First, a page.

-- You can discover more about a person in an hour of play than in a year of conversation. (Plato)

View Moose's profile

Moose

9 posts in 2863 days


#7 posted 08-02-2007 07:46 PM

That’s great Tom! I’m inspired to go out and start pen turning! Great gift ideas.

Anybody have recommendations on a relatively inexpensive lathe? I’ve used them in the past but never owned. I’m in the Toronto area (East side) so have access to a fair number of makes and models. Let me know what you’d recommend.

I’m also going to figure out a workshop configuration that lets me have a monitor, keyboard and mouse on/near my work bench. You guys are full of great inspiration and would be great to be able to surf in the shop.

Scott

-- Scott, Pickering/Ajax, ON

View MsDebbieP's profile

MsDebbieP

18615 posts in 2913 days


#8 posted 08-02-2007 11:35 PM

there’s a big woodworking machinery show coming to Toronto in October…. maybe you’d see a lot of options there.

-- ~ Debbie, Canada (https://www.facebook.com/DebbiePribeleENJOConsultant)

View WayneC's profile

WayneC

12302 posts in 2850 days


#9 posted 08-03-2007 01:48 AM

Scott, it depends on what you want to turn. I have a Jet mini lathe and an 1940s delta. The jet is great for small projects.

-- We must guard our enthusiasm as we would our life - James Krenov

View mot's profile

mot

4911 posts in 2789 days


#10 posted 08-03-2007 02:48 AM

Scott, depending on your proximity to your main computer, I put a keyboard monitor and mouse in my shop using a CAT5 KVM extender. So I run my display off the secondary display on my graphics card, then run a secondary keyboard and mouse in the shop. The whole mess is connected with just CAT5 cable. Saves alot of headaches as the only thing worth any money is the monitor. I used this one: LINKAGE=

-- You can discover more about a person in an hour of play than in a year of conversation. (Plato)

View oscorner's profile

oscorner

4564 posts in 3064 days


#11 posted 08-03-2007 08:52 AM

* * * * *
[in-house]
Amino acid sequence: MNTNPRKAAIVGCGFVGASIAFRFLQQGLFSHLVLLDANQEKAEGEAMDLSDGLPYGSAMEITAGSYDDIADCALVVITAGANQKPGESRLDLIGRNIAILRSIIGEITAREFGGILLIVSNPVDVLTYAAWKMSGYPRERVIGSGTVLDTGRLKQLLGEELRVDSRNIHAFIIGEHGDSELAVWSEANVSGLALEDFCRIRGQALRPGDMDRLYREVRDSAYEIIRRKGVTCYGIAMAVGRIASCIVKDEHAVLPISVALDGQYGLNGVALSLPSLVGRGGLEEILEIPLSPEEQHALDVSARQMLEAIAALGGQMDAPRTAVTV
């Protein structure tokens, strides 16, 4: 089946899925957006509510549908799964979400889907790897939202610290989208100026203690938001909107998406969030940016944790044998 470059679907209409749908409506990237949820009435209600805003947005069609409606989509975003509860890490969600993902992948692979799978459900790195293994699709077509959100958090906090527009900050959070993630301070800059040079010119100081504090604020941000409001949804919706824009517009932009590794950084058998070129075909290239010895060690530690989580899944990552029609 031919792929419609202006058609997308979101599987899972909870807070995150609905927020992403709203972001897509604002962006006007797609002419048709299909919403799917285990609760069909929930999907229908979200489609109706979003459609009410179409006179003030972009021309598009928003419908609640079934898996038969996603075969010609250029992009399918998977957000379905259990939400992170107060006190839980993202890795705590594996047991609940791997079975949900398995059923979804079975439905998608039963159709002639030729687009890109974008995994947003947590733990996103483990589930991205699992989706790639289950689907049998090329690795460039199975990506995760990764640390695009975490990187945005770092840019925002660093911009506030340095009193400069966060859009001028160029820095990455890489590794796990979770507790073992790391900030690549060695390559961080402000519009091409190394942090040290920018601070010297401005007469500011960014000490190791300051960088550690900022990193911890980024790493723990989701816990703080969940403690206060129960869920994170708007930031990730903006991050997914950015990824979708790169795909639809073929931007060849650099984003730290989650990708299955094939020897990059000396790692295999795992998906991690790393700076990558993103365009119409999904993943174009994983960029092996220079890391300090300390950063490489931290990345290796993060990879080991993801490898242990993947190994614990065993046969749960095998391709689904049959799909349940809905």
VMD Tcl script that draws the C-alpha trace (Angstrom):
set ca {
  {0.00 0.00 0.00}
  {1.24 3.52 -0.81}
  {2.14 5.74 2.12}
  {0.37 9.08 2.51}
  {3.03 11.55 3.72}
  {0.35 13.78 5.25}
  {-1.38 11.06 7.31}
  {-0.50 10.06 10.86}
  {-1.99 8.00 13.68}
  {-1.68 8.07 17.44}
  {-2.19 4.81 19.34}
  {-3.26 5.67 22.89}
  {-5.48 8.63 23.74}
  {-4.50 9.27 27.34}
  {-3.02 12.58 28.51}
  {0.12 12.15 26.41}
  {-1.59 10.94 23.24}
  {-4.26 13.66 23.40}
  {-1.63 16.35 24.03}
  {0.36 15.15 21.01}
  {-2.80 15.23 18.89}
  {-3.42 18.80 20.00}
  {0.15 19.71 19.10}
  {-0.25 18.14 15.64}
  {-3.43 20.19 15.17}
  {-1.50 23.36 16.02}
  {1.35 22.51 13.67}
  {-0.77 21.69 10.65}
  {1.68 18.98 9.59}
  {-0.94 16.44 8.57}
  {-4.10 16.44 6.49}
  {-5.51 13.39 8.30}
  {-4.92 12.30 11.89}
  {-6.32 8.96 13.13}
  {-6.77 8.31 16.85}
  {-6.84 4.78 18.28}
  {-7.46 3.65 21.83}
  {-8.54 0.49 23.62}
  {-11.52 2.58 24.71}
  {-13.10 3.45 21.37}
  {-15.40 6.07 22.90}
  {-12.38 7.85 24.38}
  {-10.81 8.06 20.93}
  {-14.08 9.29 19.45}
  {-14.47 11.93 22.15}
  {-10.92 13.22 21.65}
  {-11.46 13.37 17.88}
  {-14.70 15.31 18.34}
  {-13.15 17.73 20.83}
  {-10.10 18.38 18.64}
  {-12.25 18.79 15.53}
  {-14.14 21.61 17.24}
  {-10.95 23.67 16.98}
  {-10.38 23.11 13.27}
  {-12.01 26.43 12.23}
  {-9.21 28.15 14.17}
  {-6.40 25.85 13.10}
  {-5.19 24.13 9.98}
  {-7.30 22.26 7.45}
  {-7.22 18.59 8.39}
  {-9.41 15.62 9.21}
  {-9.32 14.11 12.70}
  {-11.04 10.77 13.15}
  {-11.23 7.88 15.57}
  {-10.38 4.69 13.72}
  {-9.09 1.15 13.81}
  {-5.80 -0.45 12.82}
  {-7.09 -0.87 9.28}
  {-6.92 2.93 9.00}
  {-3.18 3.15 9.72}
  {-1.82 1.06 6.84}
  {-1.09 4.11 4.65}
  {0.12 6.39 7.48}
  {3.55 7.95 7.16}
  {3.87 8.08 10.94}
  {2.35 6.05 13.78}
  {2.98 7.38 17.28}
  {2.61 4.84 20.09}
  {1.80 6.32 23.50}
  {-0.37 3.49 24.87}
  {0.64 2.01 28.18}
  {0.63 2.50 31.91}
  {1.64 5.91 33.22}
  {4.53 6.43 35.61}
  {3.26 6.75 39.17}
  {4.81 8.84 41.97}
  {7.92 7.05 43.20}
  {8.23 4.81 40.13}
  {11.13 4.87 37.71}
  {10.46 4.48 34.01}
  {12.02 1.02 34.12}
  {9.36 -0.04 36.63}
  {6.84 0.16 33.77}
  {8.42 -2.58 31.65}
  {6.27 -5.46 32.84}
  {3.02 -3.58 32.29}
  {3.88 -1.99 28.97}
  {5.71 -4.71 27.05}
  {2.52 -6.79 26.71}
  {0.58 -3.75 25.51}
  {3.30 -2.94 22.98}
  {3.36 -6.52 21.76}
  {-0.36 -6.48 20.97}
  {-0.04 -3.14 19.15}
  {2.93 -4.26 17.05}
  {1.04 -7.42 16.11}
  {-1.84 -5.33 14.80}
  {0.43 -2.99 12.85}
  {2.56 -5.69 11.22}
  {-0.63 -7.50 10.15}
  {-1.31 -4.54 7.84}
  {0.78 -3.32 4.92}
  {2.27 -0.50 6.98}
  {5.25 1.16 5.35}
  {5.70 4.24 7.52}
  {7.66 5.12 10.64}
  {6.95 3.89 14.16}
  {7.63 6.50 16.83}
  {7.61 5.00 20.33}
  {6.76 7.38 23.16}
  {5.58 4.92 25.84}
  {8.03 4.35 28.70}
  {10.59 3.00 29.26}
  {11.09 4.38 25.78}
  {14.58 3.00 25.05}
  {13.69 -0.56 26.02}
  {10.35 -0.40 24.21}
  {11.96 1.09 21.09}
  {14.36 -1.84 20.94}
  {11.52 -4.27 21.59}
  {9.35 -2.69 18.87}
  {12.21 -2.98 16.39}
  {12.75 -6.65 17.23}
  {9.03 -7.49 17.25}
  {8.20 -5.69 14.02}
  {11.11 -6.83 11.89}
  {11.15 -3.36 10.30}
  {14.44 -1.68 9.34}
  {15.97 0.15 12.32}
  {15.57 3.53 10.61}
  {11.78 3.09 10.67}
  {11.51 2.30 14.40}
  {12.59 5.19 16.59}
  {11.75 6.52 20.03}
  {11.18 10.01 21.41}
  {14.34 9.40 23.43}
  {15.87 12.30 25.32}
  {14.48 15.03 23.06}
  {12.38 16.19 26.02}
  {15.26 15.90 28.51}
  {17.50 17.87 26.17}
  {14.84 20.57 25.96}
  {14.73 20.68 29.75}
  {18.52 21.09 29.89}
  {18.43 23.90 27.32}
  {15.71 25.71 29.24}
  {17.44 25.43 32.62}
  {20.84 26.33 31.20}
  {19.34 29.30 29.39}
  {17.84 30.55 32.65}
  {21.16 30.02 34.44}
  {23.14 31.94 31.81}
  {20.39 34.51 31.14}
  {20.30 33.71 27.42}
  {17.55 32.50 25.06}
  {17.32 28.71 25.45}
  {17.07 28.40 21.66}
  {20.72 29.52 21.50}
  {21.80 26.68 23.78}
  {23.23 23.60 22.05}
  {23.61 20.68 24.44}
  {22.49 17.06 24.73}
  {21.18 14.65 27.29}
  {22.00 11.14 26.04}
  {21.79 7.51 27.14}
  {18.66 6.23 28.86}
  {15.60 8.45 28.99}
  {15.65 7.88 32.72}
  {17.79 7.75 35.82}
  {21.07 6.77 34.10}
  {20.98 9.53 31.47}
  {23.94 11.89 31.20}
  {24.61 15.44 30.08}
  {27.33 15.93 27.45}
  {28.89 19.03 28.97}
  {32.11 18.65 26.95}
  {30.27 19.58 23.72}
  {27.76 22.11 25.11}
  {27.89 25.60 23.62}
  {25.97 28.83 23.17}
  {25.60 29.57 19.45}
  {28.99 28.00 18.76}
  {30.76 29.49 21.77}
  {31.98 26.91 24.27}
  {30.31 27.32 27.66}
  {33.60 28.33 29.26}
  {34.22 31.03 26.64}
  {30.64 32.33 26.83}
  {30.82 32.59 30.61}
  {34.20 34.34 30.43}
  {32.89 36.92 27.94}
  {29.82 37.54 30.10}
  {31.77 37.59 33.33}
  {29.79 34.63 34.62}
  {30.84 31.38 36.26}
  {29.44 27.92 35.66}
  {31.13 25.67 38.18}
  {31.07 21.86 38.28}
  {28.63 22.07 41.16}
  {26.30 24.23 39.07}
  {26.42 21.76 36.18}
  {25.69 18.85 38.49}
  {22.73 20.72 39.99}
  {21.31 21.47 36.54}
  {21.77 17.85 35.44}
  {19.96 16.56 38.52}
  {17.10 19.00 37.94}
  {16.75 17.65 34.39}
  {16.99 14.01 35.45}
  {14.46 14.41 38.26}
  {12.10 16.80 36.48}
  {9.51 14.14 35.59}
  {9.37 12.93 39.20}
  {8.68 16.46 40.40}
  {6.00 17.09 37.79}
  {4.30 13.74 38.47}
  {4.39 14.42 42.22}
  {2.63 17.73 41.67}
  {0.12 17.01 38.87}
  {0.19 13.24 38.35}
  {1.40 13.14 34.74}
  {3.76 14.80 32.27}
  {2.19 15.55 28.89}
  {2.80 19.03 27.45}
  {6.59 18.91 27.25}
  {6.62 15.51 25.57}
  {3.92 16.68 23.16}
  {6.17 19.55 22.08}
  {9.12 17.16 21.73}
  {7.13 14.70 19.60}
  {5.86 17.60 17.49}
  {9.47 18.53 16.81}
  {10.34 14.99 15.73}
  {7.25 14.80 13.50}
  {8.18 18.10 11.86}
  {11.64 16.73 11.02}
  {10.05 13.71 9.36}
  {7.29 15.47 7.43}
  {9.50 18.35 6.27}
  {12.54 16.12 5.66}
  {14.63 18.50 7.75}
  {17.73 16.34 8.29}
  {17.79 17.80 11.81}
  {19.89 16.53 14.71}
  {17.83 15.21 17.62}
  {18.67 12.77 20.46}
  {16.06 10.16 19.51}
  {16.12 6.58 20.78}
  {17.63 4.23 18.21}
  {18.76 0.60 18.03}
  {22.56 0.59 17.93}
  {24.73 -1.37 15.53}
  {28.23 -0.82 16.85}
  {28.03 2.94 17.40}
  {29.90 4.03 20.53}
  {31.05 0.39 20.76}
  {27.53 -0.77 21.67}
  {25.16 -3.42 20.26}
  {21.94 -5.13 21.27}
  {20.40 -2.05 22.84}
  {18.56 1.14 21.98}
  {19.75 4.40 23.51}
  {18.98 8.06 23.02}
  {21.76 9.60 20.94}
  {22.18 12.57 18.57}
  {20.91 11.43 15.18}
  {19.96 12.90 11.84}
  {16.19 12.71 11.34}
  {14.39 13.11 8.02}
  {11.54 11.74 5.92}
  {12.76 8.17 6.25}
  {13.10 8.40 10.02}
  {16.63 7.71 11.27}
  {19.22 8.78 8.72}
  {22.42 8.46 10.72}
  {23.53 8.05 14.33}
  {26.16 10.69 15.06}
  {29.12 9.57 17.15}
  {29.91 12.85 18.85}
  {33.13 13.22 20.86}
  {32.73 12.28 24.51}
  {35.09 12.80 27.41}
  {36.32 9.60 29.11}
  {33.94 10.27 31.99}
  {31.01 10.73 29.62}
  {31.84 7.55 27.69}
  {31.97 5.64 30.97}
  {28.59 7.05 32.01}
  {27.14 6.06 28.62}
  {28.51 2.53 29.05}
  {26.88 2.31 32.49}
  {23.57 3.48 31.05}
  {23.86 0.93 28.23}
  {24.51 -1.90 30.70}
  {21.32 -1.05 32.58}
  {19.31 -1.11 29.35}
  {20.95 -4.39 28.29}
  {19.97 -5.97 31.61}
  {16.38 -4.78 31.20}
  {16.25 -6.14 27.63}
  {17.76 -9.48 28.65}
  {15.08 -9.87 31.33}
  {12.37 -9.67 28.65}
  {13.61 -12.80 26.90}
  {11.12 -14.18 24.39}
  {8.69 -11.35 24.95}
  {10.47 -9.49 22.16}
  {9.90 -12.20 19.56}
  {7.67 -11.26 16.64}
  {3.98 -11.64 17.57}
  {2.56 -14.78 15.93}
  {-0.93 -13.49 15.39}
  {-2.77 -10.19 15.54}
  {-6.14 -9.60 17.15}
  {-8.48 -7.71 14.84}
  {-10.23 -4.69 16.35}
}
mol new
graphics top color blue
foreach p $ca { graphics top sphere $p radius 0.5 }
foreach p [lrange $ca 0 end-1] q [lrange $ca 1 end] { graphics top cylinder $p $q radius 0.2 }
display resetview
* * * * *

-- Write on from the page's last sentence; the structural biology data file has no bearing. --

Another great video presentation, Mot! Thanks.

-- Jesus is Lord!

View MsDebbieP's profile

MsDebbieP

18615 posts in 2913 days


#12 posted 08-03-2007 11:36 AM

Tom, have we seen pictures of your monitor/keyboard setup?

-- ~ Debbie, Canada (https://www.facebook.com/DebbiePribeleENJOConsultant)

View mot's profile

mot

4911 posts in 2789 days


#13 posted 08-03-2007 04:24 PM

Debbie, nope. I’m going to blog the process and the setup once I get placement finalized. Stay tuned.

-- You can discover more about a person in an hour of play than in a year of conversation. (Plato)

View Bill's profile

Bill

2579 posts in 2914 days


#14 posted 08-03-2007 05:44 PM

Well done Mot. Amazing how fast and simple that was. Other than waiting for the glue to dry, everything else was in real time wasn’t it? If you had your blanks glued up ahead of time, you could probably do 3-4 an hour that way.

LJTV is coming right along. You only have to create another 23.75 hours of videos to fill up the day. Going into a looping rerun, that could would cover the first 3-4 days of the month. About another 5-6 days of worth of video and away we go.

-- Bill, Turlock California, http://www.brookswoodworks.com

View mot's profile

mot

4911 posts in 2789 days


#15 posted 08-03-2007 06:53 PM

LOL…get crackin with the video camera Bill! I’ll need help. Yes, all the turning and assembly was in real time. Had I used gap filling CA with accelerator, the entire thing would have been real time. So blank to pen in under an hour.

Cheers!

-- You can discover more about a person in an hour of play than in a year of conversation. (Plato)